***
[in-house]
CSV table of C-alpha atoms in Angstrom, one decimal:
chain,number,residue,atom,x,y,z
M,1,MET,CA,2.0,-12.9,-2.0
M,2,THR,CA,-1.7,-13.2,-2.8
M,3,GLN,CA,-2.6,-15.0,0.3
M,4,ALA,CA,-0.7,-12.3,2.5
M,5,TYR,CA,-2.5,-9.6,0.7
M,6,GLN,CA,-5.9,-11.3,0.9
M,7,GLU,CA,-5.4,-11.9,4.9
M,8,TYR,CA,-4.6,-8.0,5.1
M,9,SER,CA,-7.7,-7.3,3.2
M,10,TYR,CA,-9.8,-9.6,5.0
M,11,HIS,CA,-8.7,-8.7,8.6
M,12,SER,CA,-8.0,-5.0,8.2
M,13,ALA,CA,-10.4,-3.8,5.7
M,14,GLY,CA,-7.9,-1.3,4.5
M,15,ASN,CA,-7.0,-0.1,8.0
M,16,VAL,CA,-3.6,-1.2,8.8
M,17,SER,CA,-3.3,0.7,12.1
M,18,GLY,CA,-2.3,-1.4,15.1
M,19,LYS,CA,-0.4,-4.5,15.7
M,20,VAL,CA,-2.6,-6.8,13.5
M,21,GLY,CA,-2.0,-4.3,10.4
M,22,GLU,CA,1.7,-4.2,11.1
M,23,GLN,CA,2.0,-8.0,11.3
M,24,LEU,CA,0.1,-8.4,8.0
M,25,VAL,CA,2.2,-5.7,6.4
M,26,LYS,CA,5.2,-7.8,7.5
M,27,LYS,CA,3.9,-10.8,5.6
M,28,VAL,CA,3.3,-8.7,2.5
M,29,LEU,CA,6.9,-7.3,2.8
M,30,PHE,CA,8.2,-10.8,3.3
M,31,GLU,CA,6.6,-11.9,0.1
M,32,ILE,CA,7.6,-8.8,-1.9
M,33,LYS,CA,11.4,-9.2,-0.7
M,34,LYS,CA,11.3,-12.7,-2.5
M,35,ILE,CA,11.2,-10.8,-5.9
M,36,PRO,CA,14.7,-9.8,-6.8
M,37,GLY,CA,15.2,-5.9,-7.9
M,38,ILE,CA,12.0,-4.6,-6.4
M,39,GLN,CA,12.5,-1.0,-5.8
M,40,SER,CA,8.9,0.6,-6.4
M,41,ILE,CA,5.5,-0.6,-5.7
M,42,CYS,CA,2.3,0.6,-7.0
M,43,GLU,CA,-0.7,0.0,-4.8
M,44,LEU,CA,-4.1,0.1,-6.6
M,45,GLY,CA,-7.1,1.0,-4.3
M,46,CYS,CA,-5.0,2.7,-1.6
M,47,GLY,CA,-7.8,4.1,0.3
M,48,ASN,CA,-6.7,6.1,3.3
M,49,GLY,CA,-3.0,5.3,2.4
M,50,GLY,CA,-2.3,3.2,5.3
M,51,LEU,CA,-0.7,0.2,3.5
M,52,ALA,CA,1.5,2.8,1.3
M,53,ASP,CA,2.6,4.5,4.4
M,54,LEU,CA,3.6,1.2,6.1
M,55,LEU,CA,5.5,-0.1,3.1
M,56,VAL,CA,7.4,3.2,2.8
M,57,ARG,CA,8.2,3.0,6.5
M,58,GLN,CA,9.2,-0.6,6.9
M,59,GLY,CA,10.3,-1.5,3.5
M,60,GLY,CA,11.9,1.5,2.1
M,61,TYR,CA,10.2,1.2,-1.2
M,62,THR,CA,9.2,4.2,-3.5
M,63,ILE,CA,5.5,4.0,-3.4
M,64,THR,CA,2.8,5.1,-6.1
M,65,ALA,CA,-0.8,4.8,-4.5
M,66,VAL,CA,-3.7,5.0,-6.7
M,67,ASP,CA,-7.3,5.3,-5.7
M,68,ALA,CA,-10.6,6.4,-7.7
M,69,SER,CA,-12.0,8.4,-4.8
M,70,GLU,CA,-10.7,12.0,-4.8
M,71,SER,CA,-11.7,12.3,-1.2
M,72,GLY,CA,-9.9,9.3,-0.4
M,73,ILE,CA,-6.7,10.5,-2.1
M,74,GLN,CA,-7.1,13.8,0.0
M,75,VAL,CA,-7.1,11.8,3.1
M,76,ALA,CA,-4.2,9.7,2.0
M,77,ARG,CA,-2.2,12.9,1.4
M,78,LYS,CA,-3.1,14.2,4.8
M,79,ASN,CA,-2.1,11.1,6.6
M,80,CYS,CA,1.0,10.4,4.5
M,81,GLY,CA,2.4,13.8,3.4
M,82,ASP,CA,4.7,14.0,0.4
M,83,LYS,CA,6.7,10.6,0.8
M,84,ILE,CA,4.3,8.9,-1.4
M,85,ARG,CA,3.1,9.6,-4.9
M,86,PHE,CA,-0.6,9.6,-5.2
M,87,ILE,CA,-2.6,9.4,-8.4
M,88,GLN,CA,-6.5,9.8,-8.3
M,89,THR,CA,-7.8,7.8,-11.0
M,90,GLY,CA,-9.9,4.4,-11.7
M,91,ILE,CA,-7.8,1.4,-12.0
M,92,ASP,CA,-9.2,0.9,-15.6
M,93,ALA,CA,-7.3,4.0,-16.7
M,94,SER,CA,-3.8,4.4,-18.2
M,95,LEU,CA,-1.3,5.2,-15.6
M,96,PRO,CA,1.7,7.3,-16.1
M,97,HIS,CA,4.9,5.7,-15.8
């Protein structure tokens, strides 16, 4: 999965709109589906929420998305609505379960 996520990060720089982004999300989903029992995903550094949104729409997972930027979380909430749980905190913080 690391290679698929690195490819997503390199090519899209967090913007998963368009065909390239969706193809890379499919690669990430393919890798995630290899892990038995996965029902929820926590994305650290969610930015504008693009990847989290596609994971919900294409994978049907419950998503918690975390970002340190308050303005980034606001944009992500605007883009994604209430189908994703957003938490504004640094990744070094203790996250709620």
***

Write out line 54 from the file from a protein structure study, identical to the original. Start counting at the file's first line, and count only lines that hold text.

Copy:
M,51,LEU,CA,-0.7,0.2,3.5